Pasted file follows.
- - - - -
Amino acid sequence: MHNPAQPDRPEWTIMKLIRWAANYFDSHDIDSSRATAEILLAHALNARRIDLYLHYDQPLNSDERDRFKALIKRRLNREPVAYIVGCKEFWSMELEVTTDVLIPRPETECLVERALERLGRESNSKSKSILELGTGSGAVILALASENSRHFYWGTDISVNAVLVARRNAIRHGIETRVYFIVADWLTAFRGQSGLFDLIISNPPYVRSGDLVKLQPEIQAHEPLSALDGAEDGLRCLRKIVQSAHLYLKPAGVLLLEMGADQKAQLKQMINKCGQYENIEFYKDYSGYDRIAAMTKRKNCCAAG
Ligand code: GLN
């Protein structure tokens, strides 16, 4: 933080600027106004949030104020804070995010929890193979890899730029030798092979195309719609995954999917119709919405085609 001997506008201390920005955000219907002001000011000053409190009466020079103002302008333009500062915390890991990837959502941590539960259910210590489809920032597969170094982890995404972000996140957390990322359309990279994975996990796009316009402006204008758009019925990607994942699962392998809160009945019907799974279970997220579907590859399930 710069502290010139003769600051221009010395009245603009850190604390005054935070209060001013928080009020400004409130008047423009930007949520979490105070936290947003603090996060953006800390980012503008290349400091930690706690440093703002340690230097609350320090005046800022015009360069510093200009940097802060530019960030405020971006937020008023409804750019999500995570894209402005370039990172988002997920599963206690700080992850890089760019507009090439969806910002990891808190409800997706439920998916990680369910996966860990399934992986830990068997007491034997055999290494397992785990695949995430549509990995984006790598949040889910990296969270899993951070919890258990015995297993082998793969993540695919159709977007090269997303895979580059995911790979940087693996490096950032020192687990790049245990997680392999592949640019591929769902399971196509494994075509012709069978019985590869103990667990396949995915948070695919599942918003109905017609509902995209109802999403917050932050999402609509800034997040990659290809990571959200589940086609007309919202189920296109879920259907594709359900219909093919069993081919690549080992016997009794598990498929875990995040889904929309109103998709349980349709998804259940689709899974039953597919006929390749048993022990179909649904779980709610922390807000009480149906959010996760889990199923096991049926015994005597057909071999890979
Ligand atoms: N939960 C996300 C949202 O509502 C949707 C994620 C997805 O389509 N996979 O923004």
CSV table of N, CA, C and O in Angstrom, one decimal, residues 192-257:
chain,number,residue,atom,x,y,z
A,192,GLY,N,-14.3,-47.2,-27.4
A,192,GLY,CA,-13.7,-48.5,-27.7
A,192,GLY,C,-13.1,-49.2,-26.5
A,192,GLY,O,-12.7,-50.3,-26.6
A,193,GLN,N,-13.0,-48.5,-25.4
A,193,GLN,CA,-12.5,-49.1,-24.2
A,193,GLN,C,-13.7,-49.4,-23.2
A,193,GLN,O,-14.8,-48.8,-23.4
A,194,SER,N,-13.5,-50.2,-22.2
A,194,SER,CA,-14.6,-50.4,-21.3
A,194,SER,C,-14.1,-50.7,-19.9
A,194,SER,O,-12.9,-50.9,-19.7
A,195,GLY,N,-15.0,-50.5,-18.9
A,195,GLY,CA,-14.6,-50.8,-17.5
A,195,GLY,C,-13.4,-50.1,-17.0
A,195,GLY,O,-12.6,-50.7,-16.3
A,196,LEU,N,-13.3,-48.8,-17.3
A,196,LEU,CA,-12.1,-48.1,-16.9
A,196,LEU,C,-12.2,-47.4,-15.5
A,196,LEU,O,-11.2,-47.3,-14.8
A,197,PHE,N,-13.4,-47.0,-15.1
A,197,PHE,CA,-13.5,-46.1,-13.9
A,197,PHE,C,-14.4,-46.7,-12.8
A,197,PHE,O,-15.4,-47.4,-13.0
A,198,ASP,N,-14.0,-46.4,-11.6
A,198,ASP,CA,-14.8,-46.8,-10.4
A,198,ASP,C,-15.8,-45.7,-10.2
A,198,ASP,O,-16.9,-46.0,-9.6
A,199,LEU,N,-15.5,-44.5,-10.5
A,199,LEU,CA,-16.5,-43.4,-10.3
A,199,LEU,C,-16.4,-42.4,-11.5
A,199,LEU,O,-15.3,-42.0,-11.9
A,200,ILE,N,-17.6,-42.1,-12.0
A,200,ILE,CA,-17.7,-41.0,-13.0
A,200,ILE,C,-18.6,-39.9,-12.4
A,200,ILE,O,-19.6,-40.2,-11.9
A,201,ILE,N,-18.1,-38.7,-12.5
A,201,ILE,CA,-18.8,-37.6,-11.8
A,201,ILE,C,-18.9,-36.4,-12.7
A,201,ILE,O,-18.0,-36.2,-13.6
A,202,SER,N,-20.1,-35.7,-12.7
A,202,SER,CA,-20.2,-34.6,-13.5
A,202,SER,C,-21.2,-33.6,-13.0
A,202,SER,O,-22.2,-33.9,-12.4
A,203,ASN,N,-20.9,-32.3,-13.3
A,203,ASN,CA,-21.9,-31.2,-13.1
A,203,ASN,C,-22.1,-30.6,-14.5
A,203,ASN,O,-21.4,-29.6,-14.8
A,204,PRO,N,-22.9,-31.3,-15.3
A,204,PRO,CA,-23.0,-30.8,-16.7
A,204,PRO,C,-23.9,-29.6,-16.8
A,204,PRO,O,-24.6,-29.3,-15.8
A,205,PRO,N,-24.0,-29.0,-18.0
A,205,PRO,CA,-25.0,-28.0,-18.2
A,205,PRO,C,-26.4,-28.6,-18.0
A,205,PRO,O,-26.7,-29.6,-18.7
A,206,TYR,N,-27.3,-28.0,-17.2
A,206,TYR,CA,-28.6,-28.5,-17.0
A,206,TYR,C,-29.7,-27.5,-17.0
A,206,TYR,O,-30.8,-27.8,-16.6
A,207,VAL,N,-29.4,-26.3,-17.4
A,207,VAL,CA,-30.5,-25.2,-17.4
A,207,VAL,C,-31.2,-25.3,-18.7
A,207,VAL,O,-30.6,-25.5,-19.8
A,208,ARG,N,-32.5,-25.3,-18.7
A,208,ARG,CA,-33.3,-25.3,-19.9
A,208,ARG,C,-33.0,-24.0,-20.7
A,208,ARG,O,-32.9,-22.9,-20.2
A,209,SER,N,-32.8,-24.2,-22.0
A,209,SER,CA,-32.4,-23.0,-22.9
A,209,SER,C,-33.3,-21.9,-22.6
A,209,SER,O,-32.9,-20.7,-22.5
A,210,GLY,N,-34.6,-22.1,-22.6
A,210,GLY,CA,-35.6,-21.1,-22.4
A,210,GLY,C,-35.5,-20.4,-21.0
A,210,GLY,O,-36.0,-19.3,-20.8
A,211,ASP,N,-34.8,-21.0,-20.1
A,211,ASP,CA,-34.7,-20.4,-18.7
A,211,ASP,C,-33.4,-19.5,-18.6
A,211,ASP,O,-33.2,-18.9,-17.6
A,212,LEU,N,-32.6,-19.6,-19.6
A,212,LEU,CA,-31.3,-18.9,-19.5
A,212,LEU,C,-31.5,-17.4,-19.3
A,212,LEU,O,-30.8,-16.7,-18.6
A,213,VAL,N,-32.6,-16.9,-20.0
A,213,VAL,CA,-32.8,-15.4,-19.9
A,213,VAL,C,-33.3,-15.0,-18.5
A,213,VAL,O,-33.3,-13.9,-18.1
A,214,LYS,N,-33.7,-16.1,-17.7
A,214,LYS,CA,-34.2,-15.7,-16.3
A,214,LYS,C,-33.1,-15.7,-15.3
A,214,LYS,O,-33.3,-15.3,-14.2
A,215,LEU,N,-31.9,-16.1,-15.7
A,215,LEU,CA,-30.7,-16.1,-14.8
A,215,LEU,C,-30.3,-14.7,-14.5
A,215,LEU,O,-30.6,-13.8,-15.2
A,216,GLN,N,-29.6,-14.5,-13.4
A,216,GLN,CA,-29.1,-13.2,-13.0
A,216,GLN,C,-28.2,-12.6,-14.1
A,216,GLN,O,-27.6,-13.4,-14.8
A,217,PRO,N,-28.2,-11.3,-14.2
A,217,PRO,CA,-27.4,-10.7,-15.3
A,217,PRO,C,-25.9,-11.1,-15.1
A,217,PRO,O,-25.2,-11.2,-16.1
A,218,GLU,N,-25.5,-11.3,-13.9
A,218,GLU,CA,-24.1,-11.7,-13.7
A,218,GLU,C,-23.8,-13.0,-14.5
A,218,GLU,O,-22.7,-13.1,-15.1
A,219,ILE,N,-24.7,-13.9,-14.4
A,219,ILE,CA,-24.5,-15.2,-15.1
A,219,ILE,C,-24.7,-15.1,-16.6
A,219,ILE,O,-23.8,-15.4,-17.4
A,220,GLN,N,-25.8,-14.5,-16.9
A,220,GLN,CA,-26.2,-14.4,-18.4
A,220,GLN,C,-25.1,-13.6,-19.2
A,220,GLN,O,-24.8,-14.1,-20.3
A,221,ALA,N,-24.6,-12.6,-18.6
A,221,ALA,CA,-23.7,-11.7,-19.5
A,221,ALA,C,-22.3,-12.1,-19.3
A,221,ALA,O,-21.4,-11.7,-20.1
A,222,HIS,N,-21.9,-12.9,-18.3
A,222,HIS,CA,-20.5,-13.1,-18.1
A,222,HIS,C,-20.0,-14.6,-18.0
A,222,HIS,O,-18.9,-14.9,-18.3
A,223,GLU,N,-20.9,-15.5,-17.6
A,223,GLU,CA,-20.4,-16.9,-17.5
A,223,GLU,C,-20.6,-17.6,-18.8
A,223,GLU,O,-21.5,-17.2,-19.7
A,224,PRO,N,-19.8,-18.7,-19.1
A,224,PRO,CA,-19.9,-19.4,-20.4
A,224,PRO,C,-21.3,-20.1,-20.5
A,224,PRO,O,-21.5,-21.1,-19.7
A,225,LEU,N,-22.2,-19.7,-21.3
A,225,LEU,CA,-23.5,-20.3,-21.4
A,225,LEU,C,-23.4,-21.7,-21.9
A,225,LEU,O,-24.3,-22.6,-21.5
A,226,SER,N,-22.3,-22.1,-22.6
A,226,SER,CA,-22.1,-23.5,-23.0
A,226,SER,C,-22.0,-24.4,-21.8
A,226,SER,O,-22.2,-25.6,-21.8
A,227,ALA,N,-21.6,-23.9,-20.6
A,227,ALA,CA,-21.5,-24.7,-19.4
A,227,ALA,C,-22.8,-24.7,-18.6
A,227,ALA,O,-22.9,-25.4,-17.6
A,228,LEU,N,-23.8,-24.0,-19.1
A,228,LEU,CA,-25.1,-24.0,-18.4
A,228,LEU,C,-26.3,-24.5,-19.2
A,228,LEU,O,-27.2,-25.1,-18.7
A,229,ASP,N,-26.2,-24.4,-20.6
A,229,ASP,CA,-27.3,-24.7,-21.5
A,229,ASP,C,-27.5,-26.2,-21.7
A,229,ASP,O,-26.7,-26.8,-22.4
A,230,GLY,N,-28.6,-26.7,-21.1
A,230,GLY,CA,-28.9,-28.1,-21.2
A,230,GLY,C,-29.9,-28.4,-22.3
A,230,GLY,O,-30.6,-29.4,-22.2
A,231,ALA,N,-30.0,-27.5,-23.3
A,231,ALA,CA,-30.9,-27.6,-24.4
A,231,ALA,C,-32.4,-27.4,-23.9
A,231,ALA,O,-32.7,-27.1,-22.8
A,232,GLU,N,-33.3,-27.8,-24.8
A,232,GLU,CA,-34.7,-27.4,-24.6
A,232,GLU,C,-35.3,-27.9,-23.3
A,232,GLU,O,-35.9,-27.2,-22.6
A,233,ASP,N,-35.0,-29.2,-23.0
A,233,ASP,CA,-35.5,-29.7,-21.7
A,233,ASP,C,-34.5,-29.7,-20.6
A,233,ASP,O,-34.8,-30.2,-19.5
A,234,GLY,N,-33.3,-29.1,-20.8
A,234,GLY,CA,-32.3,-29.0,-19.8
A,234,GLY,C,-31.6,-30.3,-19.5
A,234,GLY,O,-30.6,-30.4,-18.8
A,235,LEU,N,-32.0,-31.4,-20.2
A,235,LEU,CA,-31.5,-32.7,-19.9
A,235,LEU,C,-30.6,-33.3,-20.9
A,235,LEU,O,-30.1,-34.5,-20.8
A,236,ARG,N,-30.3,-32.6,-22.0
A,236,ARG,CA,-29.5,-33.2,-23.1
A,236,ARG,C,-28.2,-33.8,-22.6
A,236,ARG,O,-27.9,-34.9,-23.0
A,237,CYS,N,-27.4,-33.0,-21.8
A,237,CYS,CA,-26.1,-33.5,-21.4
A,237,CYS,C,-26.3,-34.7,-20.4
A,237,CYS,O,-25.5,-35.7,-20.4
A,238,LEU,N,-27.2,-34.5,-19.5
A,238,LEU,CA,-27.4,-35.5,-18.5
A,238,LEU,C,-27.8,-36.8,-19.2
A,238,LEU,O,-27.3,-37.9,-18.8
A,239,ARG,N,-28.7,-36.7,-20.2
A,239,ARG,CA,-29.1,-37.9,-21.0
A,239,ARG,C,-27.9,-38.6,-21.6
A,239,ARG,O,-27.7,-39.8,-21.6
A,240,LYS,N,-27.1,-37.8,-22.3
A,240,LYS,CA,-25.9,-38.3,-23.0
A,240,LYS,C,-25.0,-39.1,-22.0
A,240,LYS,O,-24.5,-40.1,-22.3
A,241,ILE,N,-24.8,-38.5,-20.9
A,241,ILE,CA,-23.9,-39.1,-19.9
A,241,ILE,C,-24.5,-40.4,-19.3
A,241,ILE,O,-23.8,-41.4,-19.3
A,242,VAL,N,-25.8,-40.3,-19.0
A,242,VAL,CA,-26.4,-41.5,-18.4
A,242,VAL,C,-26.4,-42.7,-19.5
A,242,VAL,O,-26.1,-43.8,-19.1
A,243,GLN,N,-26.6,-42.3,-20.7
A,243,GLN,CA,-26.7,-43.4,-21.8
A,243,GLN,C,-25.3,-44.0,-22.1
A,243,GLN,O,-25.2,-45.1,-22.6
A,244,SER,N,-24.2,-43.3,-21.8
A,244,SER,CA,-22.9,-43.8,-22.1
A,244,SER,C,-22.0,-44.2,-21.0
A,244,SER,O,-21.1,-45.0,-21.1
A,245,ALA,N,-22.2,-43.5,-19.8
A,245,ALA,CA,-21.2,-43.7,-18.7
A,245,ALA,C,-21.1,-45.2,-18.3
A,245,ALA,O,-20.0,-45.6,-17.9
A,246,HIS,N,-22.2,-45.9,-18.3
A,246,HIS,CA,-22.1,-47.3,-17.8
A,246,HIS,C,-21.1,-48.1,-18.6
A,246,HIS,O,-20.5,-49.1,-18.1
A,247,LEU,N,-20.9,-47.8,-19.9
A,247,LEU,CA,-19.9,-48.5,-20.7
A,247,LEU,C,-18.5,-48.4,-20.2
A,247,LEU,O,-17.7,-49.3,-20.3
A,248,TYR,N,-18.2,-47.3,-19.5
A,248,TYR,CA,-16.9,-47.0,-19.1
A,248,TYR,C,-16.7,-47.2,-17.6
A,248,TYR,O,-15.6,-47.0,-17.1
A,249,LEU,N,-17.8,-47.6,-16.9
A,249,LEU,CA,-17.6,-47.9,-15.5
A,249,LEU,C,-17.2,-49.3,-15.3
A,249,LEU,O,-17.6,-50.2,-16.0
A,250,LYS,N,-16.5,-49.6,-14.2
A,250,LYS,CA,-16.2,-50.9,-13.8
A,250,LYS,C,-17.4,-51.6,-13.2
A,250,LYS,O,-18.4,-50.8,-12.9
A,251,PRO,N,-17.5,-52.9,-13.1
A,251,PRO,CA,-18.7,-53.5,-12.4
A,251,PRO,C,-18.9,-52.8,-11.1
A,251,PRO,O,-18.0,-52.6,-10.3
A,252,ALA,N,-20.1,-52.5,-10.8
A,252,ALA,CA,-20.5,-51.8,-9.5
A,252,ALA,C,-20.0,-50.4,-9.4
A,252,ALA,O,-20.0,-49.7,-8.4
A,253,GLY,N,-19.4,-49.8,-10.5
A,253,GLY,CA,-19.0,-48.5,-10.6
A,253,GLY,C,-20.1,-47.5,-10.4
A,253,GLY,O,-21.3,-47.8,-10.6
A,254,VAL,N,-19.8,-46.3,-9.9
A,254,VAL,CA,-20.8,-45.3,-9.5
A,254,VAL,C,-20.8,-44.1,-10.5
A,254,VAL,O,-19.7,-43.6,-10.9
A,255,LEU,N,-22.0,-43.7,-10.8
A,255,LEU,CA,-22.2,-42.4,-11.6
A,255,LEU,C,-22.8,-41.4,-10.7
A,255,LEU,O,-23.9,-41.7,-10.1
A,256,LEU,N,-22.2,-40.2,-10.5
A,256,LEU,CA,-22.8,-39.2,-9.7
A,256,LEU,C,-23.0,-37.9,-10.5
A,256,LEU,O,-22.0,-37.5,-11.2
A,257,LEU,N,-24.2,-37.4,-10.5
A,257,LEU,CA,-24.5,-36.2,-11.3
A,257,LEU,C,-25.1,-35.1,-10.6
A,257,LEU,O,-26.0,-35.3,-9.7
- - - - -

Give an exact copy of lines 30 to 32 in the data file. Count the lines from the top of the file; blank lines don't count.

A,197,PHE,O,-15.4,-47.4,-13.0
A,198,ASP,N,-14.0,-46.4,-11.6
A,198,ASP,CA,-14.8,-46.8,-10.4